Breaking: Investigation to begin as JLS incident sparks concern

Anna Feng and Christopher Choi

Palo Alto High School math teacher Daniel Nguyen speaks during the Palo Alto Unified School District board meeting open forum Tuesday night. In response to recent incidents in the district, including one that Nguyen said caused a teacher an “unimaginable, catastrophic loss,” district staff spoke out in favor of an upgraded, standardized protocol in handling student discipline.

In light of a recent incident at Jane Lathrop Stanford Middle School, Palo Alto Unified School District staff are calling for upgraded response protocols for student discipline concerns.

Palo Alto High School teacher Daniel Nguyen, who spoke out during Tuesday night’s board meeting, said the district should reaffirm its stance on violent incidents at school. 

“It’s unfortunate it took a teacher suffering an unimaginable, catastrophic, loss to get the district’s attention about staff and student safety,” Nguyen said. “But now that we have your attention, the district must unequivocally declare it has zero tolerance for violence, by committing to past policies that remove anyone who attacks a staff member or student. That is a promise worth making. The community is watching and so are we.” 

Superintendent Don Austin said at the meeting that the district cannot comment on any ongoing cases but that a third-party investigation would begin around June 9. 

“The intent of the third party is to look at every part of the system, not to find fault and blame, but to make us better,” Austin said. “While transparency is important, we must also respect the privacy of those involved including the staff and students.”

According to Austin, further speculation on the JLS situation should be kept on hold until the third-party investigation has run its course. 

“There might be some things that come out of the third-party investigation that are things that none of us had considered,” Austin said.

Austin said the district recently added information on staff evaluations to include handling of student discipline and has also been working with the Palo Alto Educators Association and the Elementary Behavior Supports Ad Hoc Committee to help district staff better manage student behavioral concerns.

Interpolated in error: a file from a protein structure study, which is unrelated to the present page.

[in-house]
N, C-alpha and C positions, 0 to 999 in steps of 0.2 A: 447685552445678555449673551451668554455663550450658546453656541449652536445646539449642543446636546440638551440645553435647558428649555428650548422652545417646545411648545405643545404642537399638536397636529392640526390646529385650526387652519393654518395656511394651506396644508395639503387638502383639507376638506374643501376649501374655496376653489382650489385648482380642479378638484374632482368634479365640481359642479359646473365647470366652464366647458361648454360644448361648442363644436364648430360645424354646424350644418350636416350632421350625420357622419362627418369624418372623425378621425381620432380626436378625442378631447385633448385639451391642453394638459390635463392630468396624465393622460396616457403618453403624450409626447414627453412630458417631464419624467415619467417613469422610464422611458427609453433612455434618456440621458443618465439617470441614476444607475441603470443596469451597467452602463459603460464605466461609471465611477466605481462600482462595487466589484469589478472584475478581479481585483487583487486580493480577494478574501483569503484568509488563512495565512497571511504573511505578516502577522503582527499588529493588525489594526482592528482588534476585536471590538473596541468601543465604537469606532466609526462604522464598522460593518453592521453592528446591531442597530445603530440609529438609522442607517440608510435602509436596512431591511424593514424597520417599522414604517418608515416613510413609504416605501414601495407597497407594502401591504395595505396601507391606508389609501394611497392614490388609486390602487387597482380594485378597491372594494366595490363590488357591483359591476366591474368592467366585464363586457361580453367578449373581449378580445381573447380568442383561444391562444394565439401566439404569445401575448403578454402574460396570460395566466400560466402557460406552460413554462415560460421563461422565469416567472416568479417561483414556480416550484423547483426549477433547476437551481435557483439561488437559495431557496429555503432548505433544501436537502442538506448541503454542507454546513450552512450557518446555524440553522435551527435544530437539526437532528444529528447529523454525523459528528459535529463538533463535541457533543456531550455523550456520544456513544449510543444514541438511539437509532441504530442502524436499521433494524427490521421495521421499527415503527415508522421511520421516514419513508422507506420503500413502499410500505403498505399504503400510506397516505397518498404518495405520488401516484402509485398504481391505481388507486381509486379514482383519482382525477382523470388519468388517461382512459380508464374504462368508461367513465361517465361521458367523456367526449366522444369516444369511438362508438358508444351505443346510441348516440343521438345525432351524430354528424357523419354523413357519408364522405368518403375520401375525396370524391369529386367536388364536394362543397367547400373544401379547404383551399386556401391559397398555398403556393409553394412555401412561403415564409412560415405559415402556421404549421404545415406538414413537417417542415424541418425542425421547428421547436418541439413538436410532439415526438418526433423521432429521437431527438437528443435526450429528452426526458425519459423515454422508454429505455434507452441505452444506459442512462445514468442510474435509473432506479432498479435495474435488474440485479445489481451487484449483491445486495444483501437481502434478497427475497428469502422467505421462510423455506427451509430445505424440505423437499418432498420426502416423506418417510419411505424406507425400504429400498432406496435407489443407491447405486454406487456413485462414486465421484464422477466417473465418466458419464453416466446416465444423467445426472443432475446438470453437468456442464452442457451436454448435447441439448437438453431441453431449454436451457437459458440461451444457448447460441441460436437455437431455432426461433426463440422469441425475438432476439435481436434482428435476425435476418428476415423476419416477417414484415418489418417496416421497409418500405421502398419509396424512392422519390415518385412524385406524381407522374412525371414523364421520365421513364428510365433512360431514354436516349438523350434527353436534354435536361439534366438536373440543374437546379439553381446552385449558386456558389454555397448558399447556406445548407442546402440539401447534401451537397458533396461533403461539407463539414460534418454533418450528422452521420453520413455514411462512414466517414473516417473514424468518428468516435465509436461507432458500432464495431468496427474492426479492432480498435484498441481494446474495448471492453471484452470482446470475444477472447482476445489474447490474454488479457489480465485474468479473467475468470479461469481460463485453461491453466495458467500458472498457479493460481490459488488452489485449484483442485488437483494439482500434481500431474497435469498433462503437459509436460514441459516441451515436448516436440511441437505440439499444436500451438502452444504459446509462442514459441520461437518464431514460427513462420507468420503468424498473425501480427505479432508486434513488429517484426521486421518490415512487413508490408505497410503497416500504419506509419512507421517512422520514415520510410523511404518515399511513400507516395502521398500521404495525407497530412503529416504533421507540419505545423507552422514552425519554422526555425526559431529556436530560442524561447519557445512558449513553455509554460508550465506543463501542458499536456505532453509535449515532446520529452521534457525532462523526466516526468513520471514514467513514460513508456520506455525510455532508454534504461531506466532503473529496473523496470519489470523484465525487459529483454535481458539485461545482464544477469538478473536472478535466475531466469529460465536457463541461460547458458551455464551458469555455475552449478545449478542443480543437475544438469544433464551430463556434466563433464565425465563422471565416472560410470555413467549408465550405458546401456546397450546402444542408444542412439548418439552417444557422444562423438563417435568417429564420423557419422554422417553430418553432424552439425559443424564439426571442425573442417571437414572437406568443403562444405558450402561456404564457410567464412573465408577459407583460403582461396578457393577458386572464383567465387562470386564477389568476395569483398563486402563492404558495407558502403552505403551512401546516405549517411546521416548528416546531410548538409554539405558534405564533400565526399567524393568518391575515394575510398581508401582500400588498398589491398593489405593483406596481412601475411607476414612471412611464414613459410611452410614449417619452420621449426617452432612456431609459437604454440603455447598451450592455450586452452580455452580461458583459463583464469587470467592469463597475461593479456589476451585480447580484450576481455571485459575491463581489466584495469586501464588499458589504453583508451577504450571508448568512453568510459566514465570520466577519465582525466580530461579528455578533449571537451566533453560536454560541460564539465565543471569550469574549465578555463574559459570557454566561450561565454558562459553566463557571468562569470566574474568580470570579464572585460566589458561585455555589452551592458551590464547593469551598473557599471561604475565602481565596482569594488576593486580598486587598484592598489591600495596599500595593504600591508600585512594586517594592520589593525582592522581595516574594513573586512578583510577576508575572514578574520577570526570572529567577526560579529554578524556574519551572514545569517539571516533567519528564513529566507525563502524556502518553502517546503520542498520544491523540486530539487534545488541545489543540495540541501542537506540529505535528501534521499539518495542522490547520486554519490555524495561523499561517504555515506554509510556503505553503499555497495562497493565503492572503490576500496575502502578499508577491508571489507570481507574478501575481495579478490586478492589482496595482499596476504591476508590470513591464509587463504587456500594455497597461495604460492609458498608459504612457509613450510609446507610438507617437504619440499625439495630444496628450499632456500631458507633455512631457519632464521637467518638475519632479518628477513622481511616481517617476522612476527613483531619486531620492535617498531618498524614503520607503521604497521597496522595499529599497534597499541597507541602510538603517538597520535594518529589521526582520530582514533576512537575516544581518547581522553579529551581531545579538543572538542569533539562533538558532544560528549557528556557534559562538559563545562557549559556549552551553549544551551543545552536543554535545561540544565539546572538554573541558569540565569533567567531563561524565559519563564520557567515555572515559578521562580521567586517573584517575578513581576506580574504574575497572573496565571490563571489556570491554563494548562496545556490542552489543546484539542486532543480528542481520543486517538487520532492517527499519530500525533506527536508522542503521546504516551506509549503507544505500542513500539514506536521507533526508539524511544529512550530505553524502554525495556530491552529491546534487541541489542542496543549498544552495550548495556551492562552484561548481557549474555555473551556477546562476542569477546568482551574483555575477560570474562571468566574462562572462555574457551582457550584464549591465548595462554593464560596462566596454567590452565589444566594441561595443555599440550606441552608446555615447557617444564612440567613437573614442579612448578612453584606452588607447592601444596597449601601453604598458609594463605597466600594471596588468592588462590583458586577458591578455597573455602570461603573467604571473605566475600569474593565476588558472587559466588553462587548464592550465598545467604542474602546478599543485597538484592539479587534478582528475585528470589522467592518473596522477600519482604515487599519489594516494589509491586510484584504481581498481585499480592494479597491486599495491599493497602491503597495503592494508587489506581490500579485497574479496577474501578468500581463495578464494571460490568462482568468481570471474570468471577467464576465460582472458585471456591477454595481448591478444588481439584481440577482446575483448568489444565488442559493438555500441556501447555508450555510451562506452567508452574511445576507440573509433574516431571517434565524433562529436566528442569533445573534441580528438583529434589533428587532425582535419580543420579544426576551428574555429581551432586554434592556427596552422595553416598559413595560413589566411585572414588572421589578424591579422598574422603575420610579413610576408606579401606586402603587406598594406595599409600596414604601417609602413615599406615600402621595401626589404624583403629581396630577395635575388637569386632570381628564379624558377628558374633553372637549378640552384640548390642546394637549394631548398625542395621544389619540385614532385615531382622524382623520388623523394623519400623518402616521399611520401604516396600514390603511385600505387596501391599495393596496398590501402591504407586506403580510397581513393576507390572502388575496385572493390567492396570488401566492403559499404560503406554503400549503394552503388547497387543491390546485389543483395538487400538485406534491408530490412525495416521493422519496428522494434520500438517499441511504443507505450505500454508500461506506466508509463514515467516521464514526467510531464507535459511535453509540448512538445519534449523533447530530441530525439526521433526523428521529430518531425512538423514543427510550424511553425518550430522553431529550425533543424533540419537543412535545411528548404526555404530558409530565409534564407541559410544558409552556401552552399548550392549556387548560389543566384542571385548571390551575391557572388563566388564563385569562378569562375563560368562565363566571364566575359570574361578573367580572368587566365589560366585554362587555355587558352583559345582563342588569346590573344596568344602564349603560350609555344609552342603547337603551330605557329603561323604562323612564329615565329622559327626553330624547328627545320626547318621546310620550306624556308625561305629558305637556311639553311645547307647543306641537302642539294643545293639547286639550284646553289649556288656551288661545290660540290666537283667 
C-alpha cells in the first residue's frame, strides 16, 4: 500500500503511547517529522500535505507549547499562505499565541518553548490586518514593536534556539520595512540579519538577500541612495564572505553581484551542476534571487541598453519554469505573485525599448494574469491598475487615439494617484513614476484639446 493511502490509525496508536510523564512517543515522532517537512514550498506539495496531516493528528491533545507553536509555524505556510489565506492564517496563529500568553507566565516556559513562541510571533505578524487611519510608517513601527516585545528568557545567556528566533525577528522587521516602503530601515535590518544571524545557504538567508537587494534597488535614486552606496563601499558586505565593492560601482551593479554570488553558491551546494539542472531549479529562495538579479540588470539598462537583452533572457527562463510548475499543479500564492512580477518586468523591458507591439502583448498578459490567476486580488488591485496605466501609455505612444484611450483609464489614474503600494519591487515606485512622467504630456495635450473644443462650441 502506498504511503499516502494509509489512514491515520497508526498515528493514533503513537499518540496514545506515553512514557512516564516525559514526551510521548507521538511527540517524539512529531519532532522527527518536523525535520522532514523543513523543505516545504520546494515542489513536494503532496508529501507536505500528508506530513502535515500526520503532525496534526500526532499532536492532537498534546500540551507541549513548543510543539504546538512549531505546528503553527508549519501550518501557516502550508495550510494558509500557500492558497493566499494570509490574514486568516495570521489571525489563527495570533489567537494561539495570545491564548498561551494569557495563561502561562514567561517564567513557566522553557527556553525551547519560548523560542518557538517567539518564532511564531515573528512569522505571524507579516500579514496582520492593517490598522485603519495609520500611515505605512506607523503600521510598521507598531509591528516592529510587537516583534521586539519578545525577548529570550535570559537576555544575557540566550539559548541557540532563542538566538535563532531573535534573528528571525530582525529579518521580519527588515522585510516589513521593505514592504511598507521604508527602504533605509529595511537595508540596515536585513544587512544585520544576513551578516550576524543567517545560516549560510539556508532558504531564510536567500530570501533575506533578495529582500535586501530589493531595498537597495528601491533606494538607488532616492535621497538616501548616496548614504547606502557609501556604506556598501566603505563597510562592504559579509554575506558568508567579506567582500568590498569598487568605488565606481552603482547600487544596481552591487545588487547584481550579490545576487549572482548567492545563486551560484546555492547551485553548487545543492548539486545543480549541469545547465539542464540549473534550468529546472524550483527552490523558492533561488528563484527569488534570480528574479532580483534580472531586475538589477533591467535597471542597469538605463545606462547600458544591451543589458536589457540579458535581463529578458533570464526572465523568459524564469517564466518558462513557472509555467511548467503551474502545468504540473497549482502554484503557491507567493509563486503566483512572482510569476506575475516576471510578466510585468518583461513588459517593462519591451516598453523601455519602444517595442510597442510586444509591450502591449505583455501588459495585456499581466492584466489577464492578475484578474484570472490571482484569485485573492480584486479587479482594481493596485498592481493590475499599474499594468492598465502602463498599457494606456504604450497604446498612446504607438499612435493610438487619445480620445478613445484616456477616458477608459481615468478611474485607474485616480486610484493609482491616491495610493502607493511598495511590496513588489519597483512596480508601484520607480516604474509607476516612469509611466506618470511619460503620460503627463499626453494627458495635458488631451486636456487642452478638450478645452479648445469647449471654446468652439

“Every single site administrator in our entire district received the same piece in their evaluation now, which is about a page long, dealing with nothing except the topic of discipline with additional caveats about steps to take if special education is a factor,” Austin said. “While some things are covered in behavior plans, behavior expectations need to be the same for everyone, meaning that a behavior that results in a physical contact is not appropriate.” 

According to Austin, the evaluations are a part of PAUSD’s ongoing effort to aid students with learning disabilities. 

“The intersection of these different disabilities sometimes being a factor in behaviors – and at what point do we work through those and at what point does that create an unsafe environment for the student themselves, for the staff in the room, for other students – those are the things we’re tackling,” Austin said.

Over 30 individuals spoke out during yesterday’s open forum, including students, staff and community members. The topics of discussion included the JLS incident, the multivariable calculus class, the relocation of “severe-moderate” special education students at Ohlone Elementary School, and concerns over the effect of decreasing enrollment on world language courses. 

Nearly a month after police arrested a Paly student after a threatening note appeared on the door of a social studies classroom, Austin said the mental health and wellness of district staff and students continues to remain a critical concern. 

“Before we go any further, I want to acknowledge the impact these incidents have had on our staff and assure you that the well-being of our staff is a top priority,” Austin said. 

Another speaker during open forum, a member of the Choice Program Ad Hoc Committee, said teachers were advised to push a panic button and evacuate the situation in the case of a physical altercation.

“I’m concerned about the district’s handling of violence on campus. PAUSD teachers have been advised not to intervene in fights,” the speaker said. “I’m not demanding teachers intervene. There are times when teachers are willing and able to do so, and they should not have to worry about being a scapegoat if something goes wrong, or fear of speaking out. Teachers should not be forced to choose between saving a child and saving their job.”